In the wake of tragic events at Spa-Francorchamps, reigning F1 world champion Max Verstappen raises concerns about the safety of Saudi Arabia’s Jeddah Corniche Circuit, describing it as “probably more dangerous.”
Tragedy struck on the challenging Kemmel Straight, amidst treacherous weather conditions, immediately following the renowned Eau Rouge/Raidillon section.
The recent loss of 18-year-old Delano van ‘t Hoff during a junior race at Spa has sparked calls for changes to the Belgian circuit amid growing safety concerns.
Following the unfortunate incident, multiple drivers, including Lance Stroll, have voiced their concerns and advocated for substantial modifications to the Spa circuit, considering the risks involved. This comes in the wake of the tragic passing of French driver Anthoine Hubert at a similar section of the track four years ago.
During a press conference organized by the FIA after his recent victory in Austria, Max Verstappen expressed his belief that the opening sector of the Jeddah Corniche Circuit in Saudi Arabia poses an even greater danger due to its inherently blind nature.
“It’s, for sure, quite a dangerous corner but we’re also going to Jeddah in Sector 1 and that, for me, is probably more dangerous even because well, I’m happy that nothing has happened yet in that sector because going through (Turns) 6, 7, 8, if you have a shunt there that can be the same – it’s all blind, you don’t know what’s coming. Even with people like impeding and stuff,” he said.
“I remember in the beginning of the year there, I got upset with my engineer because I impeded Lando, I think, and I know how that feels. It’s super dangerous when these things happen.”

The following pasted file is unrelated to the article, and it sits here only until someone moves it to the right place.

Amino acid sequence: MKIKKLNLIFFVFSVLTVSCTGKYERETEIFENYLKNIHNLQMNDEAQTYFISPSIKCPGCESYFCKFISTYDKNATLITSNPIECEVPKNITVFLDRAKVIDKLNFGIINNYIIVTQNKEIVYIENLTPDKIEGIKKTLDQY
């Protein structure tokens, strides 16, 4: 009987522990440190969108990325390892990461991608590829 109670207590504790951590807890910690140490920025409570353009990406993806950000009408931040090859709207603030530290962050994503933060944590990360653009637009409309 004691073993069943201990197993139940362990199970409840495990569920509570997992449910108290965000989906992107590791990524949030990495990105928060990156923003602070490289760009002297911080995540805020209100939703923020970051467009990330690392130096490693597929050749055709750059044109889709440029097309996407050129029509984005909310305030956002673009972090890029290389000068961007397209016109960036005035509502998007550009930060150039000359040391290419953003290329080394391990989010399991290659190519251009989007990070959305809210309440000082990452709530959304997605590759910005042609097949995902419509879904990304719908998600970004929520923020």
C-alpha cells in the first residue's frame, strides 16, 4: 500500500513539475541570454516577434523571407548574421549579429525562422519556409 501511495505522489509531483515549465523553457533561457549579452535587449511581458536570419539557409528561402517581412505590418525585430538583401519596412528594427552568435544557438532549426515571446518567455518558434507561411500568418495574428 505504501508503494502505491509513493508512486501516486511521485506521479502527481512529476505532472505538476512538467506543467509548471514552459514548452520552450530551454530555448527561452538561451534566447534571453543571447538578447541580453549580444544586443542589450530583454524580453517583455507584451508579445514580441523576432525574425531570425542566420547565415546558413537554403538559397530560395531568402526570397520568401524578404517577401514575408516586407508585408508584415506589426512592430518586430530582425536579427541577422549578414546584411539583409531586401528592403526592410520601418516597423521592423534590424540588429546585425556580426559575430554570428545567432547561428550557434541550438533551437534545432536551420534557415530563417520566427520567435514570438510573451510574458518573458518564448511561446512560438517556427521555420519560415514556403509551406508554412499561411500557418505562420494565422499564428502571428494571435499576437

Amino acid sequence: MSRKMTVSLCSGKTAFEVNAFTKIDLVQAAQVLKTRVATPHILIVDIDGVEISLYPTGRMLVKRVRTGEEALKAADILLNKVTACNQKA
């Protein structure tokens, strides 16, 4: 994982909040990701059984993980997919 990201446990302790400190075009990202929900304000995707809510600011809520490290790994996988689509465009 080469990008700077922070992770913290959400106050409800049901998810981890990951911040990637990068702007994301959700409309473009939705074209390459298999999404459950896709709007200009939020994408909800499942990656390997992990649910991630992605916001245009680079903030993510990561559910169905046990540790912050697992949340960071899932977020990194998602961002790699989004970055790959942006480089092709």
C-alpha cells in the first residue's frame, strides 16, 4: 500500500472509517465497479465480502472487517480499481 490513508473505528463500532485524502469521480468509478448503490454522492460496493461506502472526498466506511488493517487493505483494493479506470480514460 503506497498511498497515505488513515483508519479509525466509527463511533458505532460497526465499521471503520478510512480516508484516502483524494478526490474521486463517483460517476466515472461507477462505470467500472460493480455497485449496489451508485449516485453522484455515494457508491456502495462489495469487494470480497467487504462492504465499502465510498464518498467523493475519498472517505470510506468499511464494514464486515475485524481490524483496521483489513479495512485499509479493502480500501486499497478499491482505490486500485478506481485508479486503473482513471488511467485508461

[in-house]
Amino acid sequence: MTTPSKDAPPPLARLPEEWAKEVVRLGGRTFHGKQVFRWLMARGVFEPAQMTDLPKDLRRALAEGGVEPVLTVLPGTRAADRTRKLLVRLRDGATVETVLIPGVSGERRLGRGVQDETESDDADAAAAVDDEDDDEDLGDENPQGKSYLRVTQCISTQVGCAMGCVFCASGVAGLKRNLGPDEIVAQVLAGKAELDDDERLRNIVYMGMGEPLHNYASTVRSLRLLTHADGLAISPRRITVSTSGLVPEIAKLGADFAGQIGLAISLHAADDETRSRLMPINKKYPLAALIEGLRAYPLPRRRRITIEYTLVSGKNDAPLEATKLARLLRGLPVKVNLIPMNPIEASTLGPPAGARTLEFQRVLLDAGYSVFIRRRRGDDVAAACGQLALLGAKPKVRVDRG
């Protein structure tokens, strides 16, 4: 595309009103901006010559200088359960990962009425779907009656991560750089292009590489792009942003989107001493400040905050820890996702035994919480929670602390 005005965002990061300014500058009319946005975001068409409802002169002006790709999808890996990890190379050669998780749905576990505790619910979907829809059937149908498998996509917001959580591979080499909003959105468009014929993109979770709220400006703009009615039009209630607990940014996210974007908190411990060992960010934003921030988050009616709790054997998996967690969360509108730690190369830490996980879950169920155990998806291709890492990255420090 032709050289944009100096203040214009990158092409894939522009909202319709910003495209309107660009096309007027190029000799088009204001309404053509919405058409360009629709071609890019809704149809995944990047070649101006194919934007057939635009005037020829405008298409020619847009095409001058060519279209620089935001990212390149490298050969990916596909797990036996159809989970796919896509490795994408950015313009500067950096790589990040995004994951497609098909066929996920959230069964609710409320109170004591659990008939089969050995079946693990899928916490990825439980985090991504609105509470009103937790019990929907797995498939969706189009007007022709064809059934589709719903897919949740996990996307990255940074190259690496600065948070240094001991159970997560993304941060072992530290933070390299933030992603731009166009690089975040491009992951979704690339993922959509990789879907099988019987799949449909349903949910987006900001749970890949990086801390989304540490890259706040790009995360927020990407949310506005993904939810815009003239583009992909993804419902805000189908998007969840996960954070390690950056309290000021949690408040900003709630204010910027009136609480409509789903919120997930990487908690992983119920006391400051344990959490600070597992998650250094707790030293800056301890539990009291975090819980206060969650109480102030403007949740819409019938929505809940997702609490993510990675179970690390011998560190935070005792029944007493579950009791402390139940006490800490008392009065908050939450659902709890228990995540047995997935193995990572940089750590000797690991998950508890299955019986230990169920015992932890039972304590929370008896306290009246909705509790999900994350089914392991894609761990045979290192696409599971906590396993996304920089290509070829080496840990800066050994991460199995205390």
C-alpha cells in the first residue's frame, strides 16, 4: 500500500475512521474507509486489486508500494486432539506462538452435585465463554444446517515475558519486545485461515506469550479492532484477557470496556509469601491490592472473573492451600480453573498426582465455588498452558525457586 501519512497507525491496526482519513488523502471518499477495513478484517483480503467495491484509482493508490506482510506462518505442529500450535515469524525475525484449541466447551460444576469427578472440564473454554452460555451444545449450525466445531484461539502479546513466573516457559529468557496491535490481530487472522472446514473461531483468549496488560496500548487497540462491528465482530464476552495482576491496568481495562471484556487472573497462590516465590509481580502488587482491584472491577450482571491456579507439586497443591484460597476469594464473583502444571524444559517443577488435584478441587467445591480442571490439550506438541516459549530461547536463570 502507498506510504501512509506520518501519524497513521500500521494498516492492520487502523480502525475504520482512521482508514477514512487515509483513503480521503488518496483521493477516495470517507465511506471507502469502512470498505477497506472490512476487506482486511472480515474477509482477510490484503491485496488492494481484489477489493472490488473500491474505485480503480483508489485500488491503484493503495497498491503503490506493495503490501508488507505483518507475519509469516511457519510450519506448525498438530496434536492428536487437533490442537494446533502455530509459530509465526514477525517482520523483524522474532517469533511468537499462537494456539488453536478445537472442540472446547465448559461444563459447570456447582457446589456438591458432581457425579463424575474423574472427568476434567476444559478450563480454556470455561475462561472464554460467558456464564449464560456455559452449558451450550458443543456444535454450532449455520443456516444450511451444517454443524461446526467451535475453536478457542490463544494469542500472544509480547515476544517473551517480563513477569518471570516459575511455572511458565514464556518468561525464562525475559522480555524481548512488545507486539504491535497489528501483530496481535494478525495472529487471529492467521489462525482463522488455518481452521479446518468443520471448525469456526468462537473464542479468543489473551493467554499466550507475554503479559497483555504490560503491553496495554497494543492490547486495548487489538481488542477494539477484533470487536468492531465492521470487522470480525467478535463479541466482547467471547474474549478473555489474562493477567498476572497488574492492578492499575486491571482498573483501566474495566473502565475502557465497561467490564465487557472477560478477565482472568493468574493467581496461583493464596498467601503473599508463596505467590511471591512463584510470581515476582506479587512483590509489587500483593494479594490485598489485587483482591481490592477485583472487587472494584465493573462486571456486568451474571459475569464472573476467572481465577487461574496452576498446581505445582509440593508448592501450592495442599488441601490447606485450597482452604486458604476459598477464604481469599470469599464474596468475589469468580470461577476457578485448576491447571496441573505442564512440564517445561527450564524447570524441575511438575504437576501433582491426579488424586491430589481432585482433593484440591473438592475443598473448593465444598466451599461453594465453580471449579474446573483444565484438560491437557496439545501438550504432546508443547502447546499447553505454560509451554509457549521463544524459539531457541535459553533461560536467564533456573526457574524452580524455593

Verstappen contends that singling out Spa as the sole responsible party for the weekend’s accident is unjust.
“In Eau Rouge, going up, it is blind, but of course, this accident now happened later,” he added. “I think the only thing that maybe can be improved there is to make more space in terms of trying to move the barriers more out, because, at the moment, it looks like as soon as you crash, you hit the barrier, you bounce back onto the track quite easily.
“And of course with that scenario, where there is almost no visibility, a lot of water, and that is of course a big issue. I think in the dry, normally, it’s a bit better. You see, of course, more of what is going on in front of you. I think already the changes they made in Spa, they definitely opened it up a lot more but it will always be a dangerous corner, but we are going to a lot of tracks where there are dangerous corners, where up until probably there is an accident, you won’t say anything.
“And now of course it gets brought up, but I feel it’s a bit unfair to just blame it on the track, because I think in the first place you have to look into why did they restart.”